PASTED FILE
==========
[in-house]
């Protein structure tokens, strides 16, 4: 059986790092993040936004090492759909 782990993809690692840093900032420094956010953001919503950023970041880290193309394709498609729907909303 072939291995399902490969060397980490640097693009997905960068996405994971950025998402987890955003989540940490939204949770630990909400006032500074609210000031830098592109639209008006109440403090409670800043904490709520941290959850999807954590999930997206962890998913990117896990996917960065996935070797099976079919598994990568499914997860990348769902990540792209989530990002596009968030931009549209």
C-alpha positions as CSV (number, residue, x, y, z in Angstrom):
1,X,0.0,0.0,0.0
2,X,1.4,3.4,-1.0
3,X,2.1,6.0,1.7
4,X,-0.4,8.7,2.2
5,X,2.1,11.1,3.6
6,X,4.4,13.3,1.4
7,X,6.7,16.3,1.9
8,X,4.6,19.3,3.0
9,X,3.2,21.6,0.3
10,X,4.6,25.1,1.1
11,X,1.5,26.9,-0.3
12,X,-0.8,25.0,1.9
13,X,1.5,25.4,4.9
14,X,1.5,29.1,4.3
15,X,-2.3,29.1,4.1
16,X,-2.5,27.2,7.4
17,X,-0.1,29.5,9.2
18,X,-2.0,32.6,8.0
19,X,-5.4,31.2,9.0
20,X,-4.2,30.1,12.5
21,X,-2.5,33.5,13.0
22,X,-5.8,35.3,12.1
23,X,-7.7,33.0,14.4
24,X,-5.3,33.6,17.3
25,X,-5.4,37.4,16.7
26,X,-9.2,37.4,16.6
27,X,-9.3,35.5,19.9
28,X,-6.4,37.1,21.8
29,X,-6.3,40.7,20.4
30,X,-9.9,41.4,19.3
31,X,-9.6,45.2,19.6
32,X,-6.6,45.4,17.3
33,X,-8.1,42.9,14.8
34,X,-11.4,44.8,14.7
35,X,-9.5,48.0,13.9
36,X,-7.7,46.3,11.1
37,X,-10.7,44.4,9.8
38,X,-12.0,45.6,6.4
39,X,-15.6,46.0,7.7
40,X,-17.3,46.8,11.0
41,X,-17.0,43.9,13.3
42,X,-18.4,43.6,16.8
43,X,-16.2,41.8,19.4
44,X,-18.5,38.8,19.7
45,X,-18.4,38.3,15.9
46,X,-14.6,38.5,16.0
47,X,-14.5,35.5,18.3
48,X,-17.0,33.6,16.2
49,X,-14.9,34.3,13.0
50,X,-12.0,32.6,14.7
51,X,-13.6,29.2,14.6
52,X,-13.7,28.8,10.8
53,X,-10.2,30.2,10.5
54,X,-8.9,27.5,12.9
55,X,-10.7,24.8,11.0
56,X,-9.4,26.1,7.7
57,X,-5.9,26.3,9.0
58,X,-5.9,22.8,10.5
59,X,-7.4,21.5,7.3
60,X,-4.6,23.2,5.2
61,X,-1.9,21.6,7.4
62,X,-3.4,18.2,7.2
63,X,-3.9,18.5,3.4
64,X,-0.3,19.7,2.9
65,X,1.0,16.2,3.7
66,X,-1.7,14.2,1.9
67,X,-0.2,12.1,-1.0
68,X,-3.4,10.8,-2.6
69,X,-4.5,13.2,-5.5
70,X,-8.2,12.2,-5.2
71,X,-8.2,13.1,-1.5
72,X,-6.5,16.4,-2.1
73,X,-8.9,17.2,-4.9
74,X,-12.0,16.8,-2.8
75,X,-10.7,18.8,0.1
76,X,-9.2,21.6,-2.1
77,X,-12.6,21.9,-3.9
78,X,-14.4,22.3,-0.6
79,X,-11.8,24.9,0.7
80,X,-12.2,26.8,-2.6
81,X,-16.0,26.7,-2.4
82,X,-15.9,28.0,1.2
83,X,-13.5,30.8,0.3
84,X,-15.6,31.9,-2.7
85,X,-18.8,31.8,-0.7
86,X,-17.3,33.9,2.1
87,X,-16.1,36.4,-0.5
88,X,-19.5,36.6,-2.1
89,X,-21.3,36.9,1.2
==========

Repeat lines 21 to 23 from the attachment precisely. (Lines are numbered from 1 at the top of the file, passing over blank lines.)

18,X,-2.0,32.6,8.0
19,X,-5.4,31.2,9.0
20,X,-4.2,30.1,12.5